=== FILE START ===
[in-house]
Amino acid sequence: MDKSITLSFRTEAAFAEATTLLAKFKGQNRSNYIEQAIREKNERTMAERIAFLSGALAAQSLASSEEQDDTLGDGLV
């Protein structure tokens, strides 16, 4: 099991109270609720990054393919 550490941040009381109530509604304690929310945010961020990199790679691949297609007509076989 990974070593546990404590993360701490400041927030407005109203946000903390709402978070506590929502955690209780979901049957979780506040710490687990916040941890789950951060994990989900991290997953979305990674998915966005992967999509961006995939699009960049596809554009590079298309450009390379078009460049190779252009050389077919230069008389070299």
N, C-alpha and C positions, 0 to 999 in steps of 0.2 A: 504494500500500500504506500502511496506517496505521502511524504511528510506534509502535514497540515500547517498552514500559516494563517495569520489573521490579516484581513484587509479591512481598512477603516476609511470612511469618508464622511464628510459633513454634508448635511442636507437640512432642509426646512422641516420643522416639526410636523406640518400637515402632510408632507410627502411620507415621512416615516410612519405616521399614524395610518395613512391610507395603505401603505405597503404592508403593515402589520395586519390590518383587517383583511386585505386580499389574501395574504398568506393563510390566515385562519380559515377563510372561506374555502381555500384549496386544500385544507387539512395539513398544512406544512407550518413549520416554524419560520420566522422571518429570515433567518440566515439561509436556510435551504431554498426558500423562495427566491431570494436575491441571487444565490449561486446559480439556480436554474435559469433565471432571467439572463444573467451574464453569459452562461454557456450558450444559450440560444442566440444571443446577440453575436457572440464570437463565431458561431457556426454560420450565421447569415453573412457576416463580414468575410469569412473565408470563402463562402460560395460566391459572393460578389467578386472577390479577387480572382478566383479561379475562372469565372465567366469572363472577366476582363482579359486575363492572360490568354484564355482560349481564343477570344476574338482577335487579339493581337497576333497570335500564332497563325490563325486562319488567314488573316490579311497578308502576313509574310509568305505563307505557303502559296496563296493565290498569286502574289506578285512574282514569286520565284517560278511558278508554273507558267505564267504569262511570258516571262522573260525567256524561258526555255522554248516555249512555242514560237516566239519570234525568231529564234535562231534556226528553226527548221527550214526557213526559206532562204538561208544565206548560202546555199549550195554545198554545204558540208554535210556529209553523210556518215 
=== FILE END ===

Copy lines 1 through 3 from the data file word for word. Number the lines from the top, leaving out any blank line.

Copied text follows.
[in-house]
Amino acid sequence: MDKSITLSFRTEAAFAEATTLLAKFKGQNRSNYIEQAIREKNERTMAERIAFLSGALAAQSLASSEEQDDTLGDGLV
């Protein structure tokens, strides 16, 4: 099991109270609720990054393919 550490941040009381109530509604304690929310945010961020990199790679691949297609007509076989 990974070593546990404590993360701490400041927030407005109203946000903390709402978070506590929502955690209780979901049957979780506040710490687990916040941890789950951060994990989900991290997953979305990674998915966005992967999509961006995939699009960049596809554009590079298309450009390379078009460049190779252009050389077919230069008389070299």